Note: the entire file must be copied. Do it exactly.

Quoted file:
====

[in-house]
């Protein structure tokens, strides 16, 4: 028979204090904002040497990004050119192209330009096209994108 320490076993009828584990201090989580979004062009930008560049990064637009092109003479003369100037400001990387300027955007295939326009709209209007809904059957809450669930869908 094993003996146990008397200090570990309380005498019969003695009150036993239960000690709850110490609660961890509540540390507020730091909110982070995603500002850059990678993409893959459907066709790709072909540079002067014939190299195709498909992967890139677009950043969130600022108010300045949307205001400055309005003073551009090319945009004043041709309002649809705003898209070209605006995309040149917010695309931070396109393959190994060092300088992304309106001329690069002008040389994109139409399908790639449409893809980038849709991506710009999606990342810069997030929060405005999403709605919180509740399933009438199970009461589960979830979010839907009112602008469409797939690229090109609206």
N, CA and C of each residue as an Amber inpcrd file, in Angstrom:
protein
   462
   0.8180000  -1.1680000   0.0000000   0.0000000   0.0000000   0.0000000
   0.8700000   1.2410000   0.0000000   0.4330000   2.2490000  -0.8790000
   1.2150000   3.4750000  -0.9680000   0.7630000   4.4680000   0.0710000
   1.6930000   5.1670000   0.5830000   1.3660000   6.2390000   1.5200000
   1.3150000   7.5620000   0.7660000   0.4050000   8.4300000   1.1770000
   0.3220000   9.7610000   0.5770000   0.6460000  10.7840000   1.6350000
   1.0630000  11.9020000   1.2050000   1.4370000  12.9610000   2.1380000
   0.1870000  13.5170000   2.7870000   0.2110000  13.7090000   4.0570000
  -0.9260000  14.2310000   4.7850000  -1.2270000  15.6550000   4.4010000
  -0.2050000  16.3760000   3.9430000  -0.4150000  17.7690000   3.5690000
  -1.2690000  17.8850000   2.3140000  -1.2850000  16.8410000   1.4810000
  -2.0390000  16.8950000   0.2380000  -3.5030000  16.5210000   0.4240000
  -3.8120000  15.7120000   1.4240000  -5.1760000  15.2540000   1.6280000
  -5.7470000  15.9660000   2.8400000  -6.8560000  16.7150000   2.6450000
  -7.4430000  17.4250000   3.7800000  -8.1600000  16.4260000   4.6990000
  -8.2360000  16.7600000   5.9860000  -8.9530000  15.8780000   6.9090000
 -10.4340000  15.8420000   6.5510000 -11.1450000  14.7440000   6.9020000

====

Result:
[in-house]
């Protein structure tokens, strides 16, 4: 028979204090904002040497990004050119192209330009096209994108 320490076993009828584990201090989580979004062009930008560049990064637009092109003479003369100037400001990387300027955007295939326009709209209007809904059957809450669930869908 094993003996146990008397200090570990309380005498019969003695009150036993239960000690709850110490609660961890509540540390507020730091909110982070995603500002850059990678993409893959459907066709790709072909540079002067014939190299195709498909992967890139677009950043969130600022108010300045949307205001400055309005003073551009090319945009004043041709309002649809705003898209070209605006995309040149917010695309931070396109393959190994060092300088992304309106001329690069002008040389994109139409399908790639449409893809980038849709991506710009999606990342810069997030929060405005999403709605919180509740399933009438199970009461589960979830979010839907009112602008469409797939690229090109609206």
N, CA and C of each residue as an Amber inpcrd file, in Angstrom:
protein
   462
   0.8180000  -1.1680000   0.0000000   0.0000000   0.0000000   0.0000000
   0.8700000   1.2410000   0.0000000   0.4330000   2.2490000  -0.8790000
   1.2150000   3.4750000  -0.9680000   0.7630000   4.4680000   0.0710000
   1.6930000   5.1670000   0.5830000   1.3660000   6.2390000   1.5200000
   1.3150000   7.5620000   0.7660000   0.4050000   8.4300000   1.1770000
   0.3220000   9.7610000   0.5770000   0.6460000  10.7840000   1.6350000
   1.0630000  11.9020000   1.2050000   1.4370000  12.9610000   2.1380000
   0.1870000  13.5170000   2.7870000   0.2110000  13.7090000   4.0570000
  -0.9260000  14.2310000   4.7850000  -1.2270000  15.6550000   4.4010000
  -0.2050000  16.3760000   3.9430000  -0.4150000  17.7690000   3.5690000
  -1.2690000  17.8850000   2.3140000  -1.2850000  16.8410000   1.4810000
  -2.0390000  16.8950000   0.2380000  -3.5030000  16.5210000   0.4240000
  -3.8120000  15.7120000   1.4240000  -5.1760000  15.2540000   1.6280000
  -5.7470000  15.9660000   2.8400000  -6.8560000  16.7150000   2.6450000
  -7.4430000  17.4250000   3.7800000  -8.1600000  16.4260000   4.6990000
  -8.2360000  16.7600000   5.9860000  -8.9530000  15.8780000   6.9090000
 -10.4340000  15.8420000   6.5510000 -11.1450000  14.7440000   6.9020000